The total length of the below-knee residual limb was determined with a modified straight-edge ruler using the medial tibial plateau and the end of the tissue as the proximal and distal landmarks, respectively. These landmarks are easily palpable and correspond to those used to determine limb length for fabrication of a below-knee prosthesis.

Circumferential measurements were recorded with Jobst+ measuring tapes. The first tape was placed at the site of the medial tibial plateau. These tapes are spaced at a distance of 4 cm (1.6 in); therefore, the height of each truncated cone was 4 cm. If the height of the most distal cone was less than 4 cm, its height was then determined by subtracting the sum of the heights of the proximal cones from the total length of the limb. The tape for the distal circumference of this cone was placed as close to the end of the limb as possible. All measurements were taken while the subject was sitting with the knee relaxed and flexed to 90 degrees.


Table 1 presents the demographic description of both samples. Note that the shrinker group was older (although not significantly so) and had more vascular disease than did the bandage group. No difference in residual limb length was noted.

By summing the volumes of each truncated cone, a total volume for the limb was determined. Table 2. presents the average (± SEM) volume determinations (cm3) for each wrapping method over the four-week test period. Note that there was an average increase (from week 1 to week 4) of 16.5 cm3 (t = 0.32, NS) for the bandage method, whereas there was an average decrease bordering on significance of 63.6 cm3 (t = 1.67, p = .08) for the elastic shrinker sock method. Comparing these two averages for the two methods revealed that the elastic shrinker method produced a significantly larger decrease in volume (t = 2.10, p = .03) after four weeks than did the bandage method.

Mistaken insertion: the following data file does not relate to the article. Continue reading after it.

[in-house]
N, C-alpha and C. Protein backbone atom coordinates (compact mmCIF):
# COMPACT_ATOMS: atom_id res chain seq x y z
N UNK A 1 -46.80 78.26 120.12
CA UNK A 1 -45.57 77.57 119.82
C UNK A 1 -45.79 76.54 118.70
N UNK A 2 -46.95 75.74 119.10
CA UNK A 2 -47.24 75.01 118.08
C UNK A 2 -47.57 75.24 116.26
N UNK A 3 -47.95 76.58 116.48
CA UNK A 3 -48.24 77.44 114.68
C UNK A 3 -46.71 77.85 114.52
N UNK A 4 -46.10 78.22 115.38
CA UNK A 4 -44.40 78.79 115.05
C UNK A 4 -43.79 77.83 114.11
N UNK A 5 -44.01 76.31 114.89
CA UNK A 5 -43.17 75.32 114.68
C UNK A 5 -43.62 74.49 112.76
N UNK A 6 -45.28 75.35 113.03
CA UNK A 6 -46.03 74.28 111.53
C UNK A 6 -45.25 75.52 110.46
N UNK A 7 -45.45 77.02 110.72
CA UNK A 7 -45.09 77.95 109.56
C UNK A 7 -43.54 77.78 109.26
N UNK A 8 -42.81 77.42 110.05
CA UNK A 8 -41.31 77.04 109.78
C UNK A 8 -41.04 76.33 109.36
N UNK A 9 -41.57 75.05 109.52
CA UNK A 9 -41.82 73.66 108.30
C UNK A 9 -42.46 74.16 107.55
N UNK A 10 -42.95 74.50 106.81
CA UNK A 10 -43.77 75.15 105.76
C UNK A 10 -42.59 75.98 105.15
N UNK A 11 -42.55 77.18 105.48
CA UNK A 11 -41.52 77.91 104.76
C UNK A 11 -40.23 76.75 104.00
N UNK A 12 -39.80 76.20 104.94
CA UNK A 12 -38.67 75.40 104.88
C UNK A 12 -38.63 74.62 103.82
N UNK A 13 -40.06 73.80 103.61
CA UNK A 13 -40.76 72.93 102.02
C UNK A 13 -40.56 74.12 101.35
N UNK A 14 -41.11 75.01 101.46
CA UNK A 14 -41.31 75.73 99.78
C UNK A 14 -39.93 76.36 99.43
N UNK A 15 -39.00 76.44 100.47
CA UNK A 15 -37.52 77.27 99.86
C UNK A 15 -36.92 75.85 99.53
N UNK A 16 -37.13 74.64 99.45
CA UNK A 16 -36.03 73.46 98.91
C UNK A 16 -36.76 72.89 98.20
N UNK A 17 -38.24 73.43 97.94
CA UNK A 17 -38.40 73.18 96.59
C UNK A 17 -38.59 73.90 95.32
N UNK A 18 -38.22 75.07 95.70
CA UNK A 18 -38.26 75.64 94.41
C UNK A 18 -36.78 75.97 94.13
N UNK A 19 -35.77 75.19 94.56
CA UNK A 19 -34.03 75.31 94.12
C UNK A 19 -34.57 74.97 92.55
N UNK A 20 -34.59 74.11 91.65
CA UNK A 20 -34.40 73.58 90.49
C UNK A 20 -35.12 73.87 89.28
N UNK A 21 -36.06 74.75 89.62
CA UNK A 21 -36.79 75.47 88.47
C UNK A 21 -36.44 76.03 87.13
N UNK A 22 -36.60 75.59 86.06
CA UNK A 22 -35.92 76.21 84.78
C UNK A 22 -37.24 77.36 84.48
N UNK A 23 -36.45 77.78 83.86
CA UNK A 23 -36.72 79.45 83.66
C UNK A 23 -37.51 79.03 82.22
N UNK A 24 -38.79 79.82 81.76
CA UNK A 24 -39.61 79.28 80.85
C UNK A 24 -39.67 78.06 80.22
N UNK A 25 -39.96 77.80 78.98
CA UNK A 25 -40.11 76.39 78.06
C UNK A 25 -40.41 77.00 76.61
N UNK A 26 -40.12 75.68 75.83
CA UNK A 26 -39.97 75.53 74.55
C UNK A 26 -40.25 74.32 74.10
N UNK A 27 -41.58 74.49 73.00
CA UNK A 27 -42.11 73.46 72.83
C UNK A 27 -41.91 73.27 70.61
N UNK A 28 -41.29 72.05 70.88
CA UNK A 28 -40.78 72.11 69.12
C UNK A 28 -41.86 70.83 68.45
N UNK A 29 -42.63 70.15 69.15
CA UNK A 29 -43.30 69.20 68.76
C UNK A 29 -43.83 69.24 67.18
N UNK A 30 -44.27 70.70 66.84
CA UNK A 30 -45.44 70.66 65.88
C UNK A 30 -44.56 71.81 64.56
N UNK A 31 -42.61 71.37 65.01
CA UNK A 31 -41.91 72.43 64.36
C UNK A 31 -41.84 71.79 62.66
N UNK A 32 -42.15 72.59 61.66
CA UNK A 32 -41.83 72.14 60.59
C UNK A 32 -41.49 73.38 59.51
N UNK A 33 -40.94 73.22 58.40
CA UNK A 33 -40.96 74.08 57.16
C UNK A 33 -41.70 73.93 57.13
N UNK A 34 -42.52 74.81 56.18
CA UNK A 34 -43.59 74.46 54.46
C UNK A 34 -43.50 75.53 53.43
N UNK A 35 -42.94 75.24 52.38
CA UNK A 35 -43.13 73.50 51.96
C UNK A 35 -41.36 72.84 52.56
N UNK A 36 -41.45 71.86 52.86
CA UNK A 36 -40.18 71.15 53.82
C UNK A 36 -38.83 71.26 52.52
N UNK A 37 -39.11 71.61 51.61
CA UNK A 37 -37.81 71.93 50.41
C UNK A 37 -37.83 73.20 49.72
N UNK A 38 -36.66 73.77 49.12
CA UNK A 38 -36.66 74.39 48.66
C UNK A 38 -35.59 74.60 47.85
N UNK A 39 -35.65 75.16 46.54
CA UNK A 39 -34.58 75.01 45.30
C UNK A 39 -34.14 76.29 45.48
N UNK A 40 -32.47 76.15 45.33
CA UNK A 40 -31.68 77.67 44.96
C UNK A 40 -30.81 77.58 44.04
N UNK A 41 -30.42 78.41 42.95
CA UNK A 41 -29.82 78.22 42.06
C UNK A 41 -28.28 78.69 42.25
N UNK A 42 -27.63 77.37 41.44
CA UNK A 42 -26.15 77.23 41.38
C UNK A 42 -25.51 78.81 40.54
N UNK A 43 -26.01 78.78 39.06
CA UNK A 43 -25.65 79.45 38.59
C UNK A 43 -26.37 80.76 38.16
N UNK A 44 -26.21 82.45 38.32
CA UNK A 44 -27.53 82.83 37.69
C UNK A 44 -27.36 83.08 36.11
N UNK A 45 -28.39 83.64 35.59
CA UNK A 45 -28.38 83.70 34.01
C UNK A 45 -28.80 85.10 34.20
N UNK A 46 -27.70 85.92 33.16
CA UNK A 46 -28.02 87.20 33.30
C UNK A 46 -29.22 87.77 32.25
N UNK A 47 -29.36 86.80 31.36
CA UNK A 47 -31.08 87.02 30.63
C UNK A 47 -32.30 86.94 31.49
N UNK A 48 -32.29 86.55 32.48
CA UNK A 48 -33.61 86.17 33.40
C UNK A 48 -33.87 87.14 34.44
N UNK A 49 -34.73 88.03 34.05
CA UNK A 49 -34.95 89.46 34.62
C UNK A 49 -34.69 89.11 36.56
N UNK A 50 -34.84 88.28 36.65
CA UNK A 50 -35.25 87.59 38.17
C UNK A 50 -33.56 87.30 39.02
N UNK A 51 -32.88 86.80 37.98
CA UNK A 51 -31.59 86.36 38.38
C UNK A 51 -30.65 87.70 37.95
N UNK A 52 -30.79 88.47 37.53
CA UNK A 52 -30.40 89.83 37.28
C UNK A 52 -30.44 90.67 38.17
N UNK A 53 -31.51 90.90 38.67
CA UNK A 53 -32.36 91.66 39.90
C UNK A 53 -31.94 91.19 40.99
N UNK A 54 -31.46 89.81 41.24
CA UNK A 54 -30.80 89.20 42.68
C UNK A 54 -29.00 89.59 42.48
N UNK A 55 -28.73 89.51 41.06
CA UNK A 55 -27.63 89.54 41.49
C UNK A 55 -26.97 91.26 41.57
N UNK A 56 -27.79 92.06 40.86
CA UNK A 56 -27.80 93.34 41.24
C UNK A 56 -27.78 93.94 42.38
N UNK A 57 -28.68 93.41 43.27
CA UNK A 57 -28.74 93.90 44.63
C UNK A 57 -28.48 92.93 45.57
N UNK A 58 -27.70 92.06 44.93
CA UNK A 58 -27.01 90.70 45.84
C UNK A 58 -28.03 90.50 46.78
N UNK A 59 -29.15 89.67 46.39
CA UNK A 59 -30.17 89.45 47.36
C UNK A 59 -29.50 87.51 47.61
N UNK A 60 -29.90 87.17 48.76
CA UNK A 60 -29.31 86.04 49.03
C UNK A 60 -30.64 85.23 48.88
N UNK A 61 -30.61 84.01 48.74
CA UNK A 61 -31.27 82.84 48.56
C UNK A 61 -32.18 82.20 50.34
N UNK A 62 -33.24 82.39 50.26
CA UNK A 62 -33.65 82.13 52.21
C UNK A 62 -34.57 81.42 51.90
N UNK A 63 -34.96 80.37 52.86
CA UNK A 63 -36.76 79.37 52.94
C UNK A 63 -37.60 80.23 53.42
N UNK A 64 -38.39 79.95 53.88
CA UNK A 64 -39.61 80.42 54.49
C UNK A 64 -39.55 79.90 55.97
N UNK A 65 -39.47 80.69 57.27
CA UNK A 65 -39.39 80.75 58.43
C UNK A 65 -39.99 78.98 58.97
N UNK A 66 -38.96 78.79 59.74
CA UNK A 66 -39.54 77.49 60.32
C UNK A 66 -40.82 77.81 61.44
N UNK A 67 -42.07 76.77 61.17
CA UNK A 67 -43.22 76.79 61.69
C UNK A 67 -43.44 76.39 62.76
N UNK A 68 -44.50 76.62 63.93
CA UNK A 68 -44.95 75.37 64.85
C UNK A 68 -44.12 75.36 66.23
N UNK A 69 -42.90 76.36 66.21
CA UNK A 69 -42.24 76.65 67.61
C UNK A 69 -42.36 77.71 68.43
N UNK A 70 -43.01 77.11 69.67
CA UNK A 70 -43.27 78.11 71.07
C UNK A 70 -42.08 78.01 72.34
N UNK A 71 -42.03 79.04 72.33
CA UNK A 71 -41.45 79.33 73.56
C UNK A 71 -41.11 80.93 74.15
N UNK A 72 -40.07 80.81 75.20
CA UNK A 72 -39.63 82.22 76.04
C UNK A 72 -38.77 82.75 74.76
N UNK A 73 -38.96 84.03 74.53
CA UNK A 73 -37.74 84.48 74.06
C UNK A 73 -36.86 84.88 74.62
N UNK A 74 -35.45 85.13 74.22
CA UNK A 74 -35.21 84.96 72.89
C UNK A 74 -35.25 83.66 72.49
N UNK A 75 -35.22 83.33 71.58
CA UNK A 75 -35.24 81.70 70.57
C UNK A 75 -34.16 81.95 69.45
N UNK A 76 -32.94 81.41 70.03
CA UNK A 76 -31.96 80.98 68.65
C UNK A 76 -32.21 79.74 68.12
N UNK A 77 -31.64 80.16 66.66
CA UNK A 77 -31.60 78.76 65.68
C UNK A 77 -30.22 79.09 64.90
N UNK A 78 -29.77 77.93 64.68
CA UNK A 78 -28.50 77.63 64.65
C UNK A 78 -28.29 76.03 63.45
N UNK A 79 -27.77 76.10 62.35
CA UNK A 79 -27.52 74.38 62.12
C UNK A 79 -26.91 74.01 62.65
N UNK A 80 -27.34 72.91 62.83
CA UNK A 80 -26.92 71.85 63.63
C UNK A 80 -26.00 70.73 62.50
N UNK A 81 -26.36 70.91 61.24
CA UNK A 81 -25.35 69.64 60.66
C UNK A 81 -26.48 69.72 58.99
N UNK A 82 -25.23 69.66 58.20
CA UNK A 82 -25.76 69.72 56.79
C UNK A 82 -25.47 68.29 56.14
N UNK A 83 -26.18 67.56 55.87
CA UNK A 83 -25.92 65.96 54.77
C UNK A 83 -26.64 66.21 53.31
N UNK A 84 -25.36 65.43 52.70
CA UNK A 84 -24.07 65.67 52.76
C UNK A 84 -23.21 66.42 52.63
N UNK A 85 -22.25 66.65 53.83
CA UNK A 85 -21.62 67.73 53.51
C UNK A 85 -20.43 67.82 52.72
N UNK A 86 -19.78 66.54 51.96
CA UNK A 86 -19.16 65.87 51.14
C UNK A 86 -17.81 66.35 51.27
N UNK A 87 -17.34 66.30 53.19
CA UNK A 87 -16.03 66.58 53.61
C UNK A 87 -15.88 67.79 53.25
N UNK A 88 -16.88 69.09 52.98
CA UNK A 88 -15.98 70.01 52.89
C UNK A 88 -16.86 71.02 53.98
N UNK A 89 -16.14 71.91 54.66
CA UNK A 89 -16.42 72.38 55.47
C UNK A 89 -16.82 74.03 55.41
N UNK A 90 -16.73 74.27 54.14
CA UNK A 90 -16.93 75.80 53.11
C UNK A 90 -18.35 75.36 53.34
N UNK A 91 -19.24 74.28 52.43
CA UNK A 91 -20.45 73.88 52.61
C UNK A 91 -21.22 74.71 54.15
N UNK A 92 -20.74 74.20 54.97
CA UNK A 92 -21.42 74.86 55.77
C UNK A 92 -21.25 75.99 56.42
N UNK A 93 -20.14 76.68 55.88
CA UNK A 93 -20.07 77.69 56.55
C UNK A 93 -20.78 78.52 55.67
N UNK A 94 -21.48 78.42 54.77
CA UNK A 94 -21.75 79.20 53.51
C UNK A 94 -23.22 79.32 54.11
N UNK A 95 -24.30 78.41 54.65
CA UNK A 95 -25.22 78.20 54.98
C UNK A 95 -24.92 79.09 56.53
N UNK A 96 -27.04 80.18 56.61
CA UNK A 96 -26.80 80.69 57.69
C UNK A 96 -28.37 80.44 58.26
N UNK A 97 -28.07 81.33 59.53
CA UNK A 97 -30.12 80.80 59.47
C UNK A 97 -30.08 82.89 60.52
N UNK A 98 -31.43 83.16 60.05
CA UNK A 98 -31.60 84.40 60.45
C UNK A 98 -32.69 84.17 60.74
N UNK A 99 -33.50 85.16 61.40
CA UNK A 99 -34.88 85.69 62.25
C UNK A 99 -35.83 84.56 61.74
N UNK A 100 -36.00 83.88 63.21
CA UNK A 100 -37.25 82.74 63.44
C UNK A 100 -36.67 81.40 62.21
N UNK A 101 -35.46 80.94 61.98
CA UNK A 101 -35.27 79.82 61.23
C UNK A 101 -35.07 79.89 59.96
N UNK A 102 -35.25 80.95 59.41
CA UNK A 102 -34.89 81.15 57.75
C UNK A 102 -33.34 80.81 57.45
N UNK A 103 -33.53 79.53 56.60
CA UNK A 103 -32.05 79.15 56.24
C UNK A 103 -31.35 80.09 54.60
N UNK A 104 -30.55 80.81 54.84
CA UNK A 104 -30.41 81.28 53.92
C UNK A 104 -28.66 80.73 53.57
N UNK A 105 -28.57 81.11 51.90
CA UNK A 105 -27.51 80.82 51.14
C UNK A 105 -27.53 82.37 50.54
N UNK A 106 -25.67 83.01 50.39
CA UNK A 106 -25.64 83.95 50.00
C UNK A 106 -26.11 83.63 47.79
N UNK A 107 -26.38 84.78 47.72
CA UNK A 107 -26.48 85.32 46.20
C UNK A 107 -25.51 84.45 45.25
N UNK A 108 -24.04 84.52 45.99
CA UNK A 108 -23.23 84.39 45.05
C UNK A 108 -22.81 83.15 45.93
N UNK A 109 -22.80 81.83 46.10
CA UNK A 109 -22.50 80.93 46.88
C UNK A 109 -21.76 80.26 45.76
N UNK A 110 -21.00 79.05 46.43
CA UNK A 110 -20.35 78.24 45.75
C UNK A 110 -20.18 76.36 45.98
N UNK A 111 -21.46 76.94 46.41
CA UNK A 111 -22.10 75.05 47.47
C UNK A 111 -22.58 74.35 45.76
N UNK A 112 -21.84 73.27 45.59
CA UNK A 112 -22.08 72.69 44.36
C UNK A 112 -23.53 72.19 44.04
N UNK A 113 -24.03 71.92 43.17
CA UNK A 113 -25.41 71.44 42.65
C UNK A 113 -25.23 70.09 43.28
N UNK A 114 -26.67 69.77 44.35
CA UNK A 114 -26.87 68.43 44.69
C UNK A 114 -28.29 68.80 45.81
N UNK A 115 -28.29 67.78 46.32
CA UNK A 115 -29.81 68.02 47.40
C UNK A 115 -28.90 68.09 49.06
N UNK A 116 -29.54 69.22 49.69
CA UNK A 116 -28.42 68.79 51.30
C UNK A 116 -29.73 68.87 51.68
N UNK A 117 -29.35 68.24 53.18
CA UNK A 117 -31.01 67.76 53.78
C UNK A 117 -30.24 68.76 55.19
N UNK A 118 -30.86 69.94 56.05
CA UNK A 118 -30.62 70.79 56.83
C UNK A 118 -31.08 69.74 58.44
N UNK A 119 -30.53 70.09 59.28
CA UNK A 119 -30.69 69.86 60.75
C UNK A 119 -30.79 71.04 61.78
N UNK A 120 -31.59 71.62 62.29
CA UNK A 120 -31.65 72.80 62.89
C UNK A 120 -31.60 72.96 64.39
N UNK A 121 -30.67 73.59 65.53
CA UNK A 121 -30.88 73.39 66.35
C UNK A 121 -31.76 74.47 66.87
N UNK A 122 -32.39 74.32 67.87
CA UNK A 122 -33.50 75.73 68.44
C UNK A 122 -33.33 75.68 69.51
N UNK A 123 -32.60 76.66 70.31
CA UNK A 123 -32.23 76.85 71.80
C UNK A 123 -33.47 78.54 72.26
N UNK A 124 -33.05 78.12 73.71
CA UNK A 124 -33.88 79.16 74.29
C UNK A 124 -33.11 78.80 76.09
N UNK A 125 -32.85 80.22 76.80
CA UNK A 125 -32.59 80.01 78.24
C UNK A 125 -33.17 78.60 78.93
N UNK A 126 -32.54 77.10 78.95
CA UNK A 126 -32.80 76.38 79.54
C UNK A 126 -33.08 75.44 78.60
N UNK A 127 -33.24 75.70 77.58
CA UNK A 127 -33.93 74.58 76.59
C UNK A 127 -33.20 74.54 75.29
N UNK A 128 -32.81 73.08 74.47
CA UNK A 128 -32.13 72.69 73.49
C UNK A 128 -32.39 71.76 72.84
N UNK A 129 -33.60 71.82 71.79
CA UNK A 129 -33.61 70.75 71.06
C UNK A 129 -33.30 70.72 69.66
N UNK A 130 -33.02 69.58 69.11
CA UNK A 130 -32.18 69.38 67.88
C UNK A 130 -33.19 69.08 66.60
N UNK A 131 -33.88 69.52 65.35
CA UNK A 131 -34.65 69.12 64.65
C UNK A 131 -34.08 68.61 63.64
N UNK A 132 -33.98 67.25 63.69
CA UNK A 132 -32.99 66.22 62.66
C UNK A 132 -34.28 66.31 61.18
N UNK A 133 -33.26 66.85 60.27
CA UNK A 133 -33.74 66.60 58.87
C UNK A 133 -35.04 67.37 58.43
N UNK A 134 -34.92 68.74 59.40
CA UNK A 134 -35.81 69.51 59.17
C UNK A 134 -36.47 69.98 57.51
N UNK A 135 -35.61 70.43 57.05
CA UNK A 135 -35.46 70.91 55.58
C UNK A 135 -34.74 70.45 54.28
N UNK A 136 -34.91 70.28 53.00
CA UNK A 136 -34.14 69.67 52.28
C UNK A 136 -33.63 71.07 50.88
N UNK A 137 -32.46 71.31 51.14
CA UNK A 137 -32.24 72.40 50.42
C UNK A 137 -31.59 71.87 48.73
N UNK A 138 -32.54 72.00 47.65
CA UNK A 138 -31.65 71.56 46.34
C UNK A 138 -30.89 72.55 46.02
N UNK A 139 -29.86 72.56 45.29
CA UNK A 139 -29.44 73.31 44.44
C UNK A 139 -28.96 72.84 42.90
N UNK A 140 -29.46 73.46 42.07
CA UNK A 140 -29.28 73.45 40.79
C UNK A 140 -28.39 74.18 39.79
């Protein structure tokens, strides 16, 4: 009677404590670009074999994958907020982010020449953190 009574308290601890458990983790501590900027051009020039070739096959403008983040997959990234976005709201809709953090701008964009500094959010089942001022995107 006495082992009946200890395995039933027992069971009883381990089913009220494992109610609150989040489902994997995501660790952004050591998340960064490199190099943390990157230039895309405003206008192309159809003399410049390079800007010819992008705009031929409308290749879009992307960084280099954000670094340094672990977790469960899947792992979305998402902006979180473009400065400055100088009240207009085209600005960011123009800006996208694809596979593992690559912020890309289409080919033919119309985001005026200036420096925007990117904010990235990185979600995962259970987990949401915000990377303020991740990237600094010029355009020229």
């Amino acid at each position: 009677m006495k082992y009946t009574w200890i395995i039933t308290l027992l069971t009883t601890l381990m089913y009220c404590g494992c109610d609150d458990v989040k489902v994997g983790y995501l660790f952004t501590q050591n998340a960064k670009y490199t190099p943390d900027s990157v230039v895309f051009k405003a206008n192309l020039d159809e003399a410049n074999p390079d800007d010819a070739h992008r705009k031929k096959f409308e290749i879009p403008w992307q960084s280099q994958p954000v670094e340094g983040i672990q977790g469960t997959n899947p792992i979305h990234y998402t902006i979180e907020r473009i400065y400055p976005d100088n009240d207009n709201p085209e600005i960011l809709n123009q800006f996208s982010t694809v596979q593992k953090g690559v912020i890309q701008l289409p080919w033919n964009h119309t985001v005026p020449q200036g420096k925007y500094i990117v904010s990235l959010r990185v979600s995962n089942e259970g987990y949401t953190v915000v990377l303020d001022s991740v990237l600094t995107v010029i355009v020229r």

This study indicated that the elastic shrinker sock method was significantly better than the bandage method in reducing residual limb volume (Table 2. ). This result appears not to be attributable to length of the residual limb, inasmuch as average limb lengths were equal in the two groups (Table 1 ). This result could be attributed, however, to the increased percentage of ischemic disease in the shrinker sock group, inasmuch as this type of disease may create a greater potential for shrinkage. Assuming that younger patients might respond better than older patients to wrapping, it is indeed surprising that no change was observed in the bandage group despite the fact that it was composed of the youngest subjects in the sample.